With our U.S. troops fighting overseas, the Bearkat Army ROTC is taking the initiative on the home front by hosting a blood drive for students to donate blood to be given to the soldiers in Iraq.
The Bearkat Battalion hosted their first successful blood drive in conjunction with the U.S. Army last spring, according to Major Chris Wooten. During the drive, the ROTC collected over 106 units of blood with almost half of that coming from the officers and cadets in the ROTC program.
This year, the bar has been set even higher as Wooten said he hopes more people will show up to donate.
“I’m hoping for a better turnout,” Wooten said. “Our program has grown so I’m hoping we can snag more cadets. Of course, the general public can participate as well.”
Since the ROTC is holding the drive in conjunction with the U.S. Army, all of the blood collected will be sent directly to the soldiers fighting in Iraq. According to Wooten, personnel from the Army Blood Program at Fort Hood in Killeen, TX will be coming to help with the drive and collect the blood to be taken to Iraq.
Wooten also said that donating blood directly to the Army can prevent tax dollars from being spent on costly blood from outside the military.
“When the Army runs out of blood, they have to go to an outside source. Then they have to pay for that blood and spend tax dollars to get it, ” Wooten said. “One pint of blood can cost several hundred dollars. So if you donate directly to the military you can help save tax dollars.”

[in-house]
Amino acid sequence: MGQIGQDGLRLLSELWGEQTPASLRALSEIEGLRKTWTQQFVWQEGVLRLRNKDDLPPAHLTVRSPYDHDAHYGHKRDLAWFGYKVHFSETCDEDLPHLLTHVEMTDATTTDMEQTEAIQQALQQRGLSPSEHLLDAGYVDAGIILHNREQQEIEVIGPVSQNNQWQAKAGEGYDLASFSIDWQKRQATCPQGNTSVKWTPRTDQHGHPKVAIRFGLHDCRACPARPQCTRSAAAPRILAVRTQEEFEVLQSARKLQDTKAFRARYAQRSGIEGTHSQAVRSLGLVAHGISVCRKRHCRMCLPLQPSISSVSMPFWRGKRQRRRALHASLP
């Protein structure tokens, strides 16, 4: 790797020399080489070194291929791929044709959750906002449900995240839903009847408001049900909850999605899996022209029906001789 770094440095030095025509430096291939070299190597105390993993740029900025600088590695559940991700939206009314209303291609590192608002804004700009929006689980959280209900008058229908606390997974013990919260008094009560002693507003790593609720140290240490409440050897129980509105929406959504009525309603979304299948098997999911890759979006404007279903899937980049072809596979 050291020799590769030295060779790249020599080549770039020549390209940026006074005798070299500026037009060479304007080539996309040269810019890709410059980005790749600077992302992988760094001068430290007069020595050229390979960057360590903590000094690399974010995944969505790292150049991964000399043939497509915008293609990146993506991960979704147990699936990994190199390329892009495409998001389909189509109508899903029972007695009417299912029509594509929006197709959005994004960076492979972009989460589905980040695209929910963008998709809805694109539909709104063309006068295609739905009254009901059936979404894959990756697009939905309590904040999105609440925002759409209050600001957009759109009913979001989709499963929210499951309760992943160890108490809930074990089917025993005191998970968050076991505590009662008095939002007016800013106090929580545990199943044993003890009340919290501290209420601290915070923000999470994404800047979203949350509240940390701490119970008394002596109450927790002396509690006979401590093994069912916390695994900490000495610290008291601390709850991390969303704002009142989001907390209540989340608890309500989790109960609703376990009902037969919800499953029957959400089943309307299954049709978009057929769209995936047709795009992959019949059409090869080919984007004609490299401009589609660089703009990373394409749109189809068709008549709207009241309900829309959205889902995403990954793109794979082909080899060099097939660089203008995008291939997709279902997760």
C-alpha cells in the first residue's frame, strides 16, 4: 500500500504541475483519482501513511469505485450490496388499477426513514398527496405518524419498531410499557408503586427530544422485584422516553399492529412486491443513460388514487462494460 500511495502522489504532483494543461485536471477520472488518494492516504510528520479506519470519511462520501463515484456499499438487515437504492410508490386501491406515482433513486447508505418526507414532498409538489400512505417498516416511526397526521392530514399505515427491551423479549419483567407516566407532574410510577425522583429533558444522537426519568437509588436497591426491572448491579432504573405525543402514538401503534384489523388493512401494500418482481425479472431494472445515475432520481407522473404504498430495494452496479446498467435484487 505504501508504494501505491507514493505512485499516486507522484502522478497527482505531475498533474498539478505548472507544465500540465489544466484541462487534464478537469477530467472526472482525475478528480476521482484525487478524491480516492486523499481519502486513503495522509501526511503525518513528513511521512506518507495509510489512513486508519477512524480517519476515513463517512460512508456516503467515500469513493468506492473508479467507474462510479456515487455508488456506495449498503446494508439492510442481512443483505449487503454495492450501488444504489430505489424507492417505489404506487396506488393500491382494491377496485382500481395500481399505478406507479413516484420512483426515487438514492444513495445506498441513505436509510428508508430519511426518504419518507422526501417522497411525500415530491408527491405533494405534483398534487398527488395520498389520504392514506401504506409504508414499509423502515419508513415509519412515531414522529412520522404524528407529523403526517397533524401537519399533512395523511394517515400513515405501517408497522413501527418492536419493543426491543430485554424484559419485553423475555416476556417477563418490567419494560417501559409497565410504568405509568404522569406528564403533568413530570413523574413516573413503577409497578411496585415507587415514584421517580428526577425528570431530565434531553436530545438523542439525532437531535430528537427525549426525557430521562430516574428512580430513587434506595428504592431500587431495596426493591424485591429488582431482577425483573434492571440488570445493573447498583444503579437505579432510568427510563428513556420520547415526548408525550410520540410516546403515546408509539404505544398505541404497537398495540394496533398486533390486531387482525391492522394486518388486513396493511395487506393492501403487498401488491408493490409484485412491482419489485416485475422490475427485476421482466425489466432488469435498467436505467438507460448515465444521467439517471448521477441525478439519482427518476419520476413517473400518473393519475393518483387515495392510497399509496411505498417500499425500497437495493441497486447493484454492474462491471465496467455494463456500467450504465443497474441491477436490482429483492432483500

Yet even a blood drive can’t escape the intense rivalry between the Bearkats and the Lumberjacks of SFA. The neighbors to the north will be competing with the SHSU ROTC to see who can collect the most blood before the gridiron showdown in Nacogdoches on Nov. 4.
“We’re holding the drive in conjunction with the football game against SFA,” Wooten said. “So we’re competing with them to see who can collect the most blood. But they are a smaller battalion and a smaller school.”
In addition to the blood drive, the two ROTC programs are also conducting their annual Football Run in which the battalions literally run the football all the way from Huntsville to Nacogdoches in time for the football game.
Students who are 18 or older and interested in donating to the Bearkat Battalion blood drive can do so from 9 a.m. to 4 p.m. in the HKC on Oct. 31. Weight requirements and travel history may prevent some potential donors from giving, yet the Army encourages anyone who is eligible and interested to give.
“There is always a need for blood,” Wooten said. “No matter your station in life, there are soldiers out there putting their lives on the line. This is one of the best ways to support the troops.”